For the most part of what i'm around everyone is nice to each other. Everyone claps for one another. Everyone is just as proud as the person riding when they're happy and do well. However, that being said everyone has that little tinge of jealousy inside. If the trainer spends that much more time complimenting the other rider. If someone else gets to ride/show the sale horse. No matter how nice everyone is to everyone else, THEY always want to be the best. There are people who judge riding capabilities on whether or not their breeches are Tailored Sportsmans (or similar), they're jackets are grand prix with beautiful shirts underneath, their tallboots are custom or look it etc. There are also people out there that are purely in it for fun, couldn't care less what the other riders are wearing and just want their horse and them to end the day on a good note. You usually find that with the older riders who are perfectly content not being on the next Olympic team. There are people who take everything about it far too seriously and people that don't take it seriously enough. There's such a wide range. There are plenty of spoiled daddy's little girls but there are just as many who work really hard every single day to be able to attend such shows. Some people braid, groom, etc to be able to be there, some people scoff at those people. I'm pretty much in the middle with it all. I sometimes do get caught up in the snotty scene but i'm easily brought back down to earth. I braid all of my barns horses (for free) including my own. I groom and help out whenever I can. I definitely can get caught up in jealousy but I try really hard not to let it get the best of me and just use it as motivation to work harder. I love my horses more than anything and take care of them to the best of my ability. Their needs ALWAYS come first. I would never push a horse for a ribbon. The only people I scoff at are the people who do not put the well-being of the horse first because hey... without them we wouldn't be able to have beautiful experiences, ribbons, moments, etc. They don't ask why they have to jump over 8 stupid logs in the middle of the ring when they could just as easily go around them, they just humor us and do it. So moral of the story it's easy to get caught up in the "glam" of the A circuit and all of the pettiness that it entails, but the real horseperson can be brought back to reality very quickly.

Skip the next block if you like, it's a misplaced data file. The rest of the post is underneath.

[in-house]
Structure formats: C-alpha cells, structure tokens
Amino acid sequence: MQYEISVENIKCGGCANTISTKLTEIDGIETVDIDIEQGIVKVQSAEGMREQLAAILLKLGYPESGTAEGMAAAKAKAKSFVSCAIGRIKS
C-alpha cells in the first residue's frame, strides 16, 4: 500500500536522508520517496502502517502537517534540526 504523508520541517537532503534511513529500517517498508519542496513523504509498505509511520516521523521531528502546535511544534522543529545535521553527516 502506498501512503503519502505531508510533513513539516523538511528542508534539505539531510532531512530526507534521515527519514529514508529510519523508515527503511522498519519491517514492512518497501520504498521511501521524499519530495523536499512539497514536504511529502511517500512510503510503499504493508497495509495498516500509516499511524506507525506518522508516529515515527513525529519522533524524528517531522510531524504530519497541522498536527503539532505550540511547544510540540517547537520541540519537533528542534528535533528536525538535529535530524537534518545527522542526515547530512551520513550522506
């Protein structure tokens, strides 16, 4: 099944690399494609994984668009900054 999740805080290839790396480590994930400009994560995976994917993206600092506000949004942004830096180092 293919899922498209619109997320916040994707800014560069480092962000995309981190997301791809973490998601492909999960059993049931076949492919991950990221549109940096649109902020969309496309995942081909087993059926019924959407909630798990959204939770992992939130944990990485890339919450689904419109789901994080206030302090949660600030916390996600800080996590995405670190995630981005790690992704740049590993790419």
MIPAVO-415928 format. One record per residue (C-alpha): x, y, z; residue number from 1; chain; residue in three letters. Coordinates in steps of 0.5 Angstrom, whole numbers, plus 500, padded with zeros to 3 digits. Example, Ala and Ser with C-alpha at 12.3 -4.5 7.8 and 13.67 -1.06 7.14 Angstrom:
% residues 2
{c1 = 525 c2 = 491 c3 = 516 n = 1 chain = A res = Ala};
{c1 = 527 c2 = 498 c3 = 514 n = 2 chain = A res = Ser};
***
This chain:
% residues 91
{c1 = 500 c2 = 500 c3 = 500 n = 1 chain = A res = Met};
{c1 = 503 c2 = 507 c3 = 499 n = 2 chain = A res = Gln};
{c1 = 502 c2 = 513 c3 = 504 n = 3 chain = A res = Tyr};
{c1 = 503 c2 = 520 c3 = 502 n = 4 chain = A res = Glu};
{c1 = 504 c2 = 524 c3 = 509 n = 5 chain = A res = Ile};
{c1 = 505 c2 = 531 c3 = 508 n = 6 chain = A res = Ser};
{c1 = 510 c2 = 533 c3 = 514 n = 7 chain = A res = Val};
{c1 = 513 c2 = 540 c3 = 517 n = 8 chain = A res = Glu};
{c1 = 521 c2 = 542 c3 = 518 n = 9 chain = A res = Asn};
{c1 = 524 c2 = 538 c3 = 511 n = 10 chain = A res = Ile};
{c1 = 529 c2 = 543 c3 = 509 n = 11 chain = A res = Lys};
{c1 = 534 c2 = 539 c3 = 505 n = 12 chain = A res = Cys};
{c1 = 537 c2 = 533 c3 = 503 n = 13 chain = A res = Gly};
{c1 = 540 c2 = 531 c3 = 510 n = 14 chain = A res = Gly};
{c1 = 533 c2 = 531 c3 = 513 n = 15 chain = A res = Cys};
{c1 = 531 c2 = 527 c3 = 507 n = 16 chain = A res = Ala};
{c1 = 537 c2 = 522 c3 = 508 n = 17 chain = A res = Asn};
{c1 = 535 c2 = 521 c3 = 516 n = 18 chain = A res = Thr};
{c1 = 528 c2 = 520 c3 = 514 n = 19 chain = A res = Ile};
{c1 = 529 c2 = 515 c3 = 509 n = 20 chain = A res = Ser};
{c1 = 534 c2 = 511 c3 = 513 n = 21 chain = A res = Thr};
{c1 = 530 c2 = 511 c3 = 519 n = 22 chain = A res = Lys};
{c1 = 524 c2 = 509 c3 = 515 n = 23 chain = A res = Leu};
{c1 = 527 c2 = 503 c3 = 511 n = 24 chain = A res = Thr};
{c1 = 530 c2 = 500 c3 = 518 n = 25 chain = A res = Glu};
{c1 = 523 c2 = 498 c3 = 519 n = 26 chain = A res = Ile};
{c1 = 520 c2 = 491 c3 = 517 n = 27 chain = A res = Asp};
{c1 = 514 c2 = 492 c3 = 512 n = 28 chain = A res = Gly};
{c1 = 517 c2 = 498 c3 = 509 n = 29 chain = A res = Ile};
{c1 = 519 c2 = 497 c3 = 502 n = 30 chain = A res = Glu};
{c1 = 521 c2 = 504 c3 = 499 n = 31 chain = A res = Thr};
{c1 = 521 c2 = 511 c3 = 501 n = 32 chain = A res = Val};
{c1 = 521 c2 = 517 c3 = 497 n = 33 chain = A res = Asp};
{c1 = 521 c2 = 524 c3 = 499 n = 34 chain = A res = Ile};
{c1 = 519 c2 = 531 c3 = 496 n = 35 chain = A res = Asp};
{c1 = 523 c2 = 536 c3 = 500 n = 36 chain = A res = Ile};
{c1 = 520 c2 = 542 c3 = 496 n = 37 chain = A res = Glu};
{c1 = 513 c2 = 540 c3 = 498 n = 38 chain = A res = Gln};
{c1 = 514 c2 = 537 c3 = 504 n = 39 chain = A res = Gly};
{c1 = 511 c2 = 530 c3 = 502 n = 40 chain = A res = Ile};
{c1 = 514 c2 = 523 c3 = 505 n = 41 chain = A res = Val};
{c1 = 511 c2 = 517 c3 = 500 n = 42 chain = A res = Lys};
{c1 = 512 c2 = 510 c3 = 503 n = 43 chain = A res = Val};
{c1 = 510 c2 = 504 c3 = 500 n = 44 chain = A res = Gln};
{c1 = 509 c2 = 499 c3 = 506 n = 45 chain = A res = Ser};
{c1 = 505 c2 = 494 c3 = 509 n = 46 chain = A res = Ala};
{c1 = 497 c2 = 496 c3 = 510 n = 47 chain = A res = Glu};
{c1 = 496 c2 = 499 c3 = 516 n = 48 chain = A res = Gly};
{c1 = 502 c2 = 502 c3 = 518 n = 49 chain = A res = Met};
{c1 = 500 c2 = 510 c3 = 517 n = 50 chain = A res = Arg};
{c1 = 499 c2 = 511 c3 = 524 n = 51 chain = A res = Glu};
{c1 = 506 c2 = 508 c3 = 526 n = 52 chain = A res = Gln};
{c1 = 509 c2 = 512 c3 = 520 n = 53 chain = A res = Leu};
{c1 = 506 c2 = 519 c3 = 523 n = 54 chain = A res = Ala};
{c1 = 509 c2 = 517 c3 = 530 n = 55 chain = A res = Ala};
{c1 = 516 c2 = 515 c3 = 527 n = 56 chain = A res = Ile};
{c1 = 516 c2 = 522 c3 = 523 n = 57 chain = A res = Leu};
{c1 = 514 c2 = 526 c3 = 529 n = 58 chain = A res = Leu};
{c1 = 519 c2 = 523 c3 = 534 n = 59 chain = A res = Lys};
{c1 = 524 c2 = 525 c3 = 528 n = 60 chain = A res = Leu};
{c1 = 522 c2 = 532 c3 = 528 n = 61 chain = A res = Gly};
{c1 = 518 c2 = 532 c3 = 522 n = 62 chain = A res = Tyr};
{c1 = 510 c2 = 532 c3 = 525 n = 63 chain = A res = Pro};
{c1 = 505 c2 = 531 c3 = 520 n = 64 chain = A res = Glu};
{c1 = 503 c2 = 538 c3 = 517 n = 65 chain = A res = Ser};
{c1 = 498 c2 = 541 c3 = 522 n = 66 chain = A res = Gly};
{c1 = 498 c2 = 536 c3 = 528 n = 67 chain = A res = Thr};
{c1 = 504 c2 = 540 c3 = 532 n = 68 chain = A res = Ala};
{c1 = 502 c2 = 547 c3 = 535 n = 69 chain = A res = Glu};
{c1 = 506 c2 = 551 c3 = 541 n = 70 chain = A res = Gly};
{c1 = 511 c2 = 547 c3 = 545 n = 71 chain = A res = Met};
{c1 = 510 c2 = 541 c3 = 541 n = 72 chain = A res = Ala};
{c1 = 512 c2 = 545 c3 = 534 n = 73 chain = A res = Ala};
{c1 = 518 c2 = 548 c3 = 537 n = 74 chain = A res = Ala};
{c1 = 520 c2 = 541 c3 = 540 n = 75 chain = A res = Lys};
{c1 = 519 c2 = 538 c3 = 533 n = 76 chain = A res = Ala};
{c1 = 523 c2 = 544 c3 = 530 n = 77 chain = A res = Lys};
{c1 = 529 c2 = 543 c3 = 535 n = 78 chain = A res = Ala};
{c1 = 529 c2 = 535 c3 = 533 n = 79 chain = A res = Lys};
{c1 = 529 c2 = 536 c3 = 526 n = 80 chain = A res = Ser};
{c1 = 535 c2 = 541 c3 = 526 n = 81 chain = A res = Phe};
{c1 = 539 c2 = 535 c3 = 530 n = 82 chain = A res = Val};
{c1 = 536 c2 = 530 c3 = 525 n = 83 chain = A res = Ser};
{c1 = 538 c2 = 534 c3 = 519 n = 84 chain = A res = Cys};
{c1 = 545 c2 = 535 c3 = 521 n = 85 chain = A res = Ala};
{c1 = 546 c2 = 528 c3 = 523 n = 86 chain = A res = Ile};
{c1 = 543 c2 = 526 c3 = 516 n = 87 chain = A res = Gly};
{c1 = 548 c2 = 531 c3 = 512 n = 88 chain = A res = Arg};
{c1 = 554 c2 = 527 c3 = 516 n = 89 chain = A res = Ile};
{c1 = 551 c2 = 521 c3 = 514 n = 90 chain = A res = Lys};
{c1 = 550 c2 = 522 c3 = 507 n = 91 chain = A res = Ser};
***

heygirlhey33
May. 8, 2009, 02:29 PM
I totally agree with the above. Thats what showing should be like. I feel the same way I feel like the majority of the people at the A shows and AA shows are hardworking individuals who appreciate their horses. I acknowledge the fact that there are the 'spoiled brats' and spoiled ammys, there at the shows but their not the majority. I have no interest in becoming a pro in my future at all. I love enjoying my horse. I ride because its the sport I love the most hands down. I do have high aspirations for my show year, but will not sacrifice my horses well being for them, or sacrafice the fun of the sport. I show around once a month durring the winter and do the AA circuit durring the summer all over the east coast. I hope to qualify for WIHS and NAL. But if i dont, its life, and Id rather let my horse be a horse and go on trail rides or hack in the polo field then be on the circuit showing every weekend (but fortunatley were still top 25 in both).